To Protect and Serve: How to Be a Police Officer
Contrary to popular belief, to be a police officer does not mean constant shooting at evildoers. In fact, according to a report by the U.S. Department of Justice, only one half of one percent of officers ever use force in calls for service.But the job can be stressful and dangerous because officers must confront criminals and deal with threatening situations. The U.S. Bureau of Labor Statistics states that police have “one of the highest rates of on-the-job injury and illness” with a career that may “take a toll on their private lives.”
Still, to be a police officer means receiving one of the highest salaries available to high school graduates and gaining emotional satisfaction from helping people in need. Over 600,000 serve as patrol officers throughout the country, with over 100,000 in supervisory positions.
© 2012 by Aurelio Locsin.
Teens who want to be a police officer can start with explorer posts that are available through many police departments. They learn leadership skills, law enforcement procedures and marksmanship. Their primary duties include participating in ride-alongs with officers, helping with community events, working at information desks and assisting with checkpoints. They must typically be at least 14 years old, have no physical limitations preventing duty completion, have no felony convictions and be of good moral character.
Adults who want to be a police officer must also be free of felony convictions and in many cases, no misdemeanor convictions for domestic violence. Most departments also require a high school diploma, though some mandate some college work or a degree. Many junior colleges and universities offer degrees in law enforcement or justice. Physical strength and stamina from sports participation, and knowledge of a foreign language are pluses.
A visit to the department website is the first step to be a police officer. Though actual procedures vary by location, most police forces require passing physical abilities tests, undergoing psychological and medical evaluation, completing a background investigation and polygraph exam, and going through an oral interview. Departments in major urban areas may offer positions right away to successful applications. In smaller jurisdictions, applicants may have to wait a year or so before they are actually hired.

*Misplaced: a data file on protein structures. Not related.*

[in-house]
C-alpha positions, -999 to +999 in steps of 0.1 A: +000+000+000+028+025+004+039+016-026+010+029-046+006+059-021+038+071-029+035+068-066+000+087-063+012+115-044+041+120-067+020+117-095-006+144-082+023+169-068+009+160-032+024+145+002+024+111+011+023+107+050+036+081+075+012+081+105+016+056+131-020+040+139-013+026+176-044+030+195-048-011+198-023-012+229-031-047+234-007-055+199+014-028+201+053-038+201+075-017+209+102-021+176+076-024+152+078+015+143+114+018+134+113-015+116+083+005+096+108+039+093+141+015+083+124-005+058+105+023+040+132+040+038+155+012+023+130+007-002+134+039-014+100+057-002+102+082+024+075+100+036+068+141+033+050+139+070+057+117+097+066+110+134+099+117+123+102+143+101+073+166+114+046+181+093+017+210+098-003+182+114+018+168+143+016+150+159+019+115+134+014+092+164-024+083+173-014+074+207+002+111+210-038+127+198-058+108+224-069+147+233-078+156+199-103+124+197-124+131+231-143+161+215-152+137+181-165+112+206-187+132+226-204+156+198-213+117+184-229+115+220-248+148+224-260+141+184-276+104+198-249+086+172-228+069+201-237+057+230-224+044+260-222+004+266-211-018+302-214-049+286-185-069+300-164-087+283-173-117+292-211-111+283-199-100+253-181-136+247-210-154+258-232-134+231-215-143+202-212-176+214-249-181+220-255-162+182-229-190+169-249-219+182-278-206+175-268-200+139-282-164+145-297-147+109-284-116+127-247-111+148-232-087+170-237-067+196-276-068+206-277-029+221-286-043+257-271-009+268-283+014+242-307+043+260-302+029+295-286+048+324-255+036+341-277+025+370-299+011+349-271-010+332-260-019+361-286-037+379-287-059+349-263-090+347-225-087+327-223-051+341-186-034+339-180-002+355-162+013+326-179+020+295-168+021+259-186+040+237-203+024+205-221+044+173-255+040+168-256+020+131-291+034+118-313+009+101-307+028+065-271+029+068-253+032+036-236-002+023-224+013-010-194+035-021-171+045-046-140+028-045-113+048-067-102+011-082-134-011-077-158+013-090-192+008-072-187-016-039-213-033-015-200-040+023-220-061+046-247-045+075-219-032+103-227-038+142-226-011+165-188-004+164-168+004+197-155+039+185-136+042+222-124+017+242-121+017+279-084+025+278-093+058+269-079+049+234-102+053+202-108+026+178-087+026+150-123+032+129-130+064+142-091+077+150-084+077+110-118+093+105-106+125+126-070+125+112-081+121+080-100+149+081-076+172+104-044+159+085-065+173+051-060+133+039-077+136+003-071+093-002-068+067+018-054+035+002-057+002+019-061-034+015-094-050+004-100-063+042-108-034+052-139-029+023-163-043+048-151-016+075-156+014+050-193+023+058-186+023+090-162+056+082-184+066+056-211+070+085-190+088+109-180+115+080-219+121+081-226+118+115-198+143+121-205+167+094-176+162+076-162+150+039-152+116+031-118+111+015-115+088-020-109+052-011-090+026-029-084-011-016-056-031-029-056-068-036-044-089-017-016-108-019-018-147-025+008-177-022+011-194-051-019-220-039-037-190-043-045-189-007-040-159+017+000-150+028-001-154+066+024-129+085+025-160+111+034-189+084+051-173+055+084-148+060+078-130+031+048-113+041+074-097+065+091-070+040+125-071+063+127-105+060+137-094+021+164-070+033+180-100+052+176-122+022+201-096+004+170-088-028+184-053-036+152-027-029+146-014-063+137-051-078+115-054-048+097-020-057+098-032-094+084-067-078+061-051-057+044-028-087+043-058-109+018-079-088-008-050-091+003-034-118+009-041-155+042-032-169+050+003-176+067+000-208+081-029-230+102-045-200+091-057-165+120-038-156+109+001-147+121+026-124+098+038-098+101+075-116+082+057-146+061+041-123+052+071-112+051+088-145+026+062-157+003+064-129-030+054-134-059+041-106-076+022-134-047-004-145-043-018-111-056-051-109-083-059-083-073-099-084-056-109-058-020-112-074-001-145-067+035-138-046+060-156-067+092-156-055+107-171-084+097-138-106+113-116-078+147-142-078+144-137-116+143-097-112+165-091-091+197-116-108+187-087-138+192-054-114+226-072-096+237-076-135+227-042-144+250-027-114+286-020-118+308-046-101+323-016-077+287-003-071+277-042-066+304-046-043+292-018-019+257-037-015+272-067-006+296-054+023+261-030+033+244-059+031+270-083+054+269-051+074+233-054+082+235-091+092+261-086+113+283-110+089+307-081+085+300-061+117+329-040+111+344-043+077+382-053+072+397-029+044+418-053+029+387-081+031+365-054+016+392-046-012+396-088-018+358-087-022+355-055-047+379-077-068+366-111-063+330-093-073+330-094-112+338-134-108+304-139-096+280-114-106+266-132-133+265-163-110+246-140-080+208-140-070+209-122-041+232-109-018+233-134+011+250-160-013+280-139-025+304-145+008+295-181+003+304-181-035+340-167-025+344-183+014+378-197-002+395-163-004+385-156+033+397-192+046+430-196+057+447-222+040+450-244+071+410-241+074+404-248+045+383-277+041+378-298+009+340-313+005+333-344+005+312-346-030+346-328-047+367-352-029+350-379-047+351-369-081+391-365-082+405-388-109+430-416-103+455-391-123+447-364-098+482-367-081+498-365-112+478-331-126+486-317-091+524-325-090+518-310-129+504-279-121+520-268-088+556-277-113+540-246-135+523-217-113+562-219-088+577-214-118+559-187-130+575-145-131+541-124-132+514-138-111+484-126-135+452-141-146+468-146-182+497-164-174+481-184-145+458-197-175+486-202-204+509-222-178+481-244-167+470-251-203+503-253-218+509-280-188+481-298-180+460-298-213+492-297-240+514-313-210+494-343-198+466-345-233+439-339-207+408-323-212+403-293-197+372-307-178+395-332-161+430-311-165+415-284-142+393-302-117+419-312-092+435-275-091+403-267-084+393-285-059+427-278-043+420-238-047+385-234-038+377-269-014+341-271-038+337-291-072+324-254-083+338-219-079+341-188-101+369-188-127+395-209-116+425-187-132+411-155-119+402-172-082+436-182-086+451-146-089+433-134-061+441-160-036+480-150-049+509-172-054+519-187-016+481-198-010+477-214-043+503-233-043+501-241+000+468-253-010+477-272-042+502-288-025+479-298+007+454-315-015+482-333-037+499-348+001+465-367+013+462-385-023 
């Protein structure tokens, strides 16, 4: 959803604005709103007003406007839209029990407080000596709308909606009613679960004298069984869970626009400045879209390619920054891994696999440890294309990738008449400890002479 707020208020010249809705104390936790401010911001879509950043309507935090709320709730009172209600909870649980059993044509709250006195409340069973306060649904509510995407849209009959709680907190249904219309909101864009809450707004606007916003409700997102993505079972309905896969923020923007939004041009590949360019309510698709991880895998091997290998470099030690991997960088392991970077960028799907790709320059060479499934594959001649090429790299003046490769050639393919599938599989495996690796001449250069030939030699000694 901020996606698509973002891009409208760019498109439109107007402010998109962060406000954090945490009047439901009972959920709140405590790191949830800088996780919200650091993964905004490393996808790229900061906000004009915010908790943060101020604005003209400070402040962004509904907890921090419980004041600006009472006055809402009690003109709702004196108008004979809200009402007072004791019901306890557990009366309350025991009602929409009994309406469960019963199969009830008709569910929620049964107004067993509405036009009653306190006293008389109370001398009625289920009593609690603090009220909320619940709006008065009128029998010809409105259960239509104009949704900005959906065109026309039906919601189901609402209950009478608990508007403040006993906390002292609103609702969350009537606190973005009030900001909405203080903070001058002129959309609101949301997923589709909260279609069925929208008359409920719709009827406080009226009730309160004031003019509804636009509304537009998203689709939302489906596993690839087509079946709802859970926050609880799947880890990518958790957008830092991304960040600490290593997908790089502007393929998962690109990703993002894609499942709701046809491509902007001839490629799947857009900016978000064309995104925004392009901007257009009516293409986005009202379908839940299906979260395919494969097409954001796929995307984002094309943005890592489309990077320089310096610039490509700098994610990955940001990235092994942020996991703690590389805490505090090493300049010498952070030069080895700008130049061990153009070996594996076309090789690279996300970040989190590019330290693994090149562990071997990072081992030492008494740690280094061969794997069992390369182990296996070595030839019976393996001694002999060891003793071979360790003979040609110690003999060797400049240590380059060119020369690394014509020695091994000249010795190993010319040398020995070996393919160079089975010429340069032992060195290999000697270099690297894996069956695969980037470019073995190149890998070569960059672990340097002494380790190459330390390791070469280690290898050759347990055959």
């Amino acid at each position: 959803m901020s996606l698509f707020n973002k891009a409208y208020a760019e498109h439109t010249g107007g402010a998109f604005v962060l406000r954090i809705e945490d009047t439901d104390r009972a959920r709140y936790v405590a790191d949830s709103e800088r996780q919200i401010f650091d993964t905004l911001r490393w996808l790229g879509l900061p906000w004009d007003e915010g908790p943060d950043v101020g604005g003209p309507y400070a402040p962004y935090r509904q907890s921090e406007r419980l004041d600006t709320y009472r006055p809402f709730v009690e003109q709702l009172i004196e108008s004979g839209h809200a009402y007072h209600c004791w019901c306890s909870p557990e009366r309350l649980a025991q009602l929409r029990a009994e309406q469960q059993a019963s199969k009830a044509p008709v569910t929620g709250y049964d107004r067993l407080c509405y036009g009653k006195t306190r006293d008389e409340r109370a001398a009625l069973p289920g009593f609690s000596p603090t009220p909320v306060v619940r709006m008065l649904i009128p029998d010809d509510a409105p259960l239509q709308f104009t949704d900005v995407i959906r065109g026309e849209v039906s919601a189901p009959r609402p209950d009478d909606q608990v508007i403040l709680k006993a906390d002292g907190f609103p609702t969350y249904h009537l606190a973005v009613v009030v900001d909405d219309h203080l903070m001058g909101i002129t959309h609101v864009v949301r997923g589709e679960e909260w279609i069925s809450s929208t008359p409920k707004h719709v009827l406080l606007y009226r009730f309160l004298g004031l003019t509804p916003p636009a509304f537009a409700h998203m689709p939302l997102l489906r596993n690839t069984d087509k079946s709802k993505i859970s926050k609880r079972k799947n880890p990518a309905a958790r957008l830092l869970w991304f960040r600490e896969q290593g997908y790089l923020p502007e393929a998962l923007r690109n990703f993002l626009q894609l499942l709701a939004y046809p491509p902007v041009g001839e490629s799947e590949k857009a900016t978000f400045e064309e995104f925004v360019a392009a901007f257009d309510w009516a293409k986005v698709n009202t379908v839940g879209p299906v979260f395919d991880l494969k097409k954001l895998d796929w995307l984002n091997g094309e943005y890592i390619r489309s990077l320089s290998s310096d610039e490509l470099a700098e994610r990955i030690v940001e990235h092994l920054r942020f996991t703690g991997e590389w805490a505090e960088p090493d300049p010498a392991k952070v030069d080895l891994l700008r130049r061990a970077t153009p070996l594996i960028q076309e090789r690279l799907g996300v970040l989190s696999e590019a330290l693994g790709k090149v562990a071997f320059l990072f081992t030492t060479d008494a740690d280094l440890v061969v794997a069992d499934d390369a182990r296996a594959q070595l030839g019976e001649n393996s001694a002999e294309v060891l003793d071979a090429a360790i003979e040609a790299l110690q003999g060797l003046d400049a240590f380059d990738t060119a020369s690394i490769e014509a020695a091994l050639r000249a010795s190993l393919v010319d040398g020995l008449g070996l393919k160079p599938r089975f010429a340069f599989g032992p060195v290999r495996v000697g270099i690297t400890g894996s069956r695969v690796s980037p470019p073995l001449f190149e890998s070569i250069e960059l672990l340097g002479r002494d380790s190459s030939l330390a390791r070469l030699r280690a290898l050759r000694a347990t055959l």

Recruits must go through 12 to 14 weeks of training at the agency’s police academy. While large departments have their own schools, smaller ones may send recruits to regional or state centers. Training covers such classroom topics as constitutional law, local ordinances, accident investigation and civil rights. It also provides practical experience with the use of firearms, self-defense, first aid and police procedures.
After graduation, recruits go through a probationary period that may range from 6 months and 3 years. They typically partner up with more experienced officers to gain the practical knowledge necessary to be a police officer. They may remain in patrol positions throughout their career. They can also seek promotion to higher ranks, such as detective or captain, by passing the appropriate exam and applying to an existing opening.
For the salary to be a police officer, please see Protecting the Public: Police Officer Salary in the USA.
- Alocsin's Law and Law Enforcement Jobs and Salaries Index
The following is an index to Alocsin's hubs on law and law enforcement jobs and salaries. They include lawyers, police officers, paralegals and legal secretaries. The hubs are arranged in alphabetical order by title.
- Protecting the Public: Police Officer Salary in the USA
Find out what police officers make in the USA, with a special section on the NYPD.
- United States Department of Labor
Compiles statistics on employment for the USA.
- Accountant Salary Information | Accountant Salary Info
Accountant Salary Info. Discover the average accountant salary by position, industry and location. Special sections on CPA salary and accounting job prospects.
- Police Superintendent Payscale
The term police superintendent is generally used in the United Kingdom and British Commonwealth countries to designate senior or managing law enforcement officials. In the United States, it is equivalent to police supervisors or other law enforcement
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